Sudanese fear worse to come as foreigners head out

By Khalid Abdelaziz and El Tayeb Siddig

KHARTOUM (Reuters) – As foreign governments scramble to evacuate their nationals from Sudan, those with nowhere to go say they feel forsaken, and fear the exodus of expatriates could mean worse bloodshed to come.

More than a week of deadly fighting between rival wings of the Sudanese military has prompted many governments to evacuate expatriates by air, sea and land.

But as embassies close and diplomats and U.N. staff leave on special flights and buses, many Sudanese say they are being left to fend for themselves.

“Why is the world abandoning us at a time of war?” said Sumaya Yassin, 27. She accused foreign powers of only being “concerned with their interests” as she spoke by phone in Khartoum, even after U.S. mediation helped broker a 72-hour ceasefire announced on Monday.

The power struggle between the Sudanese army and a paramilitary group known as the Rapid Support Forces has killed hundreds since April 15, and turned residential areas into war zones.

Germany and France said on Tuesday they had each evacuated more than 500 foreigners as Britain began a large-scale evacuation of its citizens.

In Khartoum, a man who gave his name as Ahmed said civilians might pay a heavy price in a country of 46 million people with a history of long and bloody civil wars.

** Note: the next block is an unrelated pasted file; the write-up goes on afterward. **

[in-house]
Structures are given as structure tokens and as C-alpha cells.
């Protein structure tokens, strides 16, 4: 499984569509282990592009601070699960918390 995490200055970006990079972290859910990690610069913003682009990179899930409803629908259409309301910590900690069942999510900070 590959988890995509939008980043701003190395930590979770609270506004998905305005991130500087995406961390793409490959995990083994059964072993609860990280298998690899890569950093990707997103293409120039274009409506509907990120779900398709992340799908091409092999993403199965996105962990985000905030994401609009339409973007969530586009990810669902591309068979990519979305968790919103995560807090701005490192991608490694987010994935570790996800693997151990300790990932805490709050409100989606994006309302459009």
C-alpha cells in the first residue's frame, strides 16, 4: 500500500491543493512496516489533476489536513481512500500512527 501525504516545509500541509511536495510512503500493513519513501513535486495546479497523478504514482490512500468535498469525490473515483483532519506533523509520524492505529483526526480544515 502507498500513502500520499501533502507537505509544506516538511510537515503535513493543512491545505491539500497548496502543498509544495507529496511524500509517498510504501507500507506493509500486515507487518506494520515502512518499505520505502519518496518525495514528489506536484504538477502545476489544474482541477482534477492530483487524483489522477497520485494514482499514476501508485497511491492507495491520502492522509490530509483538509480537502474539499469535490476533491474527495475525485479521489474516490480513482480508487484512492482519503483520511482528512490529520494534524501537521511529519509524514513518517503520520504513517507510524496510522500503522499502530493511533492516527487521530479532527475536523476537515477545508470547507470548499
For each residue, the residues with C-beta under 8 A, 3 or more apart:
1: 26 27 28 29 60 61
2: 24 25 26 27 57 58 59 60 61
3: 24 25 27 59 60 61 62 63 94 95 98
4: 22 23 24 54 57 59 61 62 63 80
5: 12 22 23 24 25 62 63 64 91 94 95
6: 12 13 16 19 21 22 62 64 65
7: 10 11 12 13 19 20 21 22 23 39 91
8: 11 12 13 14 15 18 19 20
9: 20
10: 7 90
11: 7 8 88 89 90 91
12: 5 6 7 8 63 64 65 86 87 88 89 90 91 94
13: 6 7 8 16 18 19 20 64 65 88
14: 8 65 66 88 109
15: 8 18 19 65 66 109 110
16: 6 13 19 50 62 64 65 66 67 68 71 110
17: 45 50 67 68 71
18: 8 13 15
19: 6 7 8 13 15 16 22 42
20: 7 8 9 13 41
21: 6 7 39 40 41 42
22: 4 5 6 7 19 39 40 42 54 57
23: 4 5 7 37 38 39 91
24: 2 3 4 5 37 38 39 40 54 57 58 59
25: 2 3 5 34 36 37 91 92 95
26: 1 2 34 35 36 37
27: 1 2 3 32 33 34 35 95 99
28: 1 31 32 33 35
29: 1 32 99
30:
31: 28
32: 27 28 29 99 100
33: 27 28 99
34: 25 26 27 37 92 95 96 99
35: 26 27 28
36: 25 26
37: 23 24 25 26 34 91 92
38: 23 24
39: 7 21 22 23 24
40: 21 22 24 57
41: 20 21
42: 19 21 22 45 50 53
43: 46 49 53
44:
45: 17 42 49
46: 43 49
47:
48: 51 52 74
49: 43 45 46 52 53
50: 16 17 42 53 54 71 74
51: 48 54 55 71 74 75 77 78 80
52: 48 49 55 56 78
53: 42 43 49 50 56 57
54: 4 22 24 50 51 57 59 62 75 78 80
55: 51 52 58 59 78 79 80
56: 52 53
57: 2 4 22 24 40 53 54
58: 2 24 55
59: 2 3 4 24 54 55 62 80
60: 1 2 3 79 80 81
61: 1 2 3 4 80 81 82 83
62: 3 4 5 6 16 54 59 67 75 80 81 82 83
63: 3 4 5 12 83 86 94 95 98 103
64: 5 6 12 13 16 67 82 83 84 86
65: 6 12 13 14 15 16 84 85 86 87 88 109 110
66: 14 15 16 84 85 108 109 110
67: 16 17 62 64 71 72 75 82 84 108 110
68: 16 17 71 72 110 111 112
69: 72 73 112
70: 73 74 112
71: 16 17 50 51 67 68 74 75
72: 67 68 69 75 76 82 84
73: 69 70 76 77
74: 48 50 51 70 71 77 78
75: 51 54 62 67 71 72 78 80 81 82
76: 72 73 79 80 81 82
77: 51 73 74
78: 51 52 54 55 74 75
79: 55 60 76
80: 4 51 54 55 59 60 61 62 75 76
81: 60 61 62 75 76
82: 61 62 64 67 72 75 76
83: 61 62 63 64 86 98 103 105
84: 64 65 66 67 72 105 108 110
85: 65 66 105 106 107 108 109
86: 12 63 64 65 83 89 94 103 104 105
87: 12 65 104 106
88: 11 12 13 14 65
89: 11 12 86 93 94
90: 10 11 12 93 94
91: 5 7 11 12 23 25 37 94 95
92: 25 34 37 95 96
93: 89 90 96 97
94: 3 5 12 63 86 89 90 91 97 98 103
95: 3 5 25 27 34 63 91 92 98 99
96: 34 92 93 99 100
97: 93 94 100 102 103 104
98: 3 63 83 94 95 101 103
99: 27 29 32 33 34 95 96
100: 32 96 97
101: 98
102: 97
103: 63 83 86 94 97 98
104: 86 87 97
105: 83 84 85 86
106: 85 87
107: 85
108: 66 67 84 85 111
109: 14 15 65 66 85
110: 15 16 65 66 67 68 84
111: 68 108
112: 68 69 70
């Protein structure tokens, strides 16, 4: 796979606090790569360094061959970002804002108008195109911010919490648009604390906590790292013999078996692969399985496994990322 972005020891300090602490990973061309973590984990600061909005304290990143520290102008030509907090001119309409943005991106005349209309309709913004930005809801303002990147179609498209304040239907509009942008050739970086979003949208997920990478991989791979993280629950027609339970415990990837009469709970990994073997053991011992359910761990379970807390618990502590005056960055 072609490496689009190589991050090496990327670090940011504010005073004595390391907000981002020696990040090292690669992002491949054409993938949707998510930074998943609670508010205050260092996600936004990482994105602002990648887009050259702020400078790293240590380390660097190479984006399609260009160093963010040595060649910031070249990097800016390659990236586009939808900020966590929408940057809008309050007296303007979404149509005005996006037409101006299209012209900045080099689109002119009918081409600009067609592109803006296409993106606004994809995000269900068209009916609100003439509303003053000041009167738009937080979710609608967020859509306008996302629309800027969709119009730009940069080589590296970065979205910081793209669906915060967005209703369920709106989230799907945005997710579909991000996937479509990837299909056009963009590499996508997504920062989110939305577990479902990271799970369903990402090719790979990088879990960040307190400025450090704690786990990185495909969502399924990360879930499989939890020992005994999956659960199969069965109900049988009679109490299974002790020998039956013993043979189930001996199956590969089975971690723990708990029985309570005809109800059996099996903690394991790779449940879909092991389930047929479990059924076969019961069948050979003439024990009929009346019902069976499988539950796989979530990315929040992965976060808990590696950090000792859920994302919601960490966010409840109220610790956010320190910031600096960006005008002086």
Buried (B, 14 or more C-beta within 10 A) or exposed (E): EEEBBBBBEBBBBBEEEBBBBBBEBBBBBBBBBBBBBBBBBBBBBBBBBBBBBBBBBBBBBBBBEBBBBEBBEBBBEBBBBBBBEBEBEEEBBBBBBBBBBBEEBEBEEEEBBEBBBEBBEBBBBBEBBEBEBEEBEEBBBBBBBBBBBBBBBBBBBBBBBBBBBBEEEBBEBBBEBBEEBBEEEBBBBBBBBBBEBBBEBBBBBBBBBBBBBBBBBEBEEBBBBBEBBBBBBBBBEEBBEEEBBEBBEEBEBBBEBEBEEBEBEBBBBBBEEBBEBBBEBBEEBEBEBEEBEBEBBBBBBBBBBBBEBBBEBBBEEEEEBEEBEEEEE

“Sudanese people are afraid that there might be unethical practices in the war against civilians and using civilians as human shields,” he said on Monday, as behind him people boarded a bus leaving Khartoum.

“These are our fears after the evacuation of expatriates.”

Foreigners have themselves been caught in the violence. Embassies have been attacked, a U.S. diplomatic convoy came under fire, a French commando was wounded during an evacuation mission, and an Egyptian attaché was killed driving to his embassy.


Tens of thousands have spilled into Egypt, Chad and South Sudan. But for ordinary people, the cost of getting out is spiralling.

A bus fare to Egypt has risen nearly six-fold to the equivalent of some $340, said a man in Khartoum who gave his name as Karam, wearing a backpack as he waited near a bus stop: “And every day there’s a change, an increase.”

The United Nations has reported acute shortages of food, clean water, medicines and fuel. Most hospitals have been damaged or closed by the fighting, which has trapped people in their homes and led to looting.

Community groups, websites and apps have sprung up to mobilise medical help and find basic supplies.

At least five aid workers have been killed since fighting began and the two U.N. agencies who lost staff, the International Organization for Migration and the World Food Programme, have suspended activities, a blow to the third of the population who depended on aid before the fighting began.

On Monday, hundreds of diplomats and aid workers arrived in Port Sudan on the Red Sea after a 35-hour road journey from Khartoum.

U.N. Secretary General Antonio Guterres said he had authorised the temporary relocation of some U.N. personnel.

“But let me be clear: The U.N. is not leaving,” he tweeted. “We will continue to carry out our work inside & outside the country.”

(Reporting by Khalid Abdelaziz and El Tayeb Siddig in Khartoum; Writing by Tom Perry; Editing by Kevin Liffey)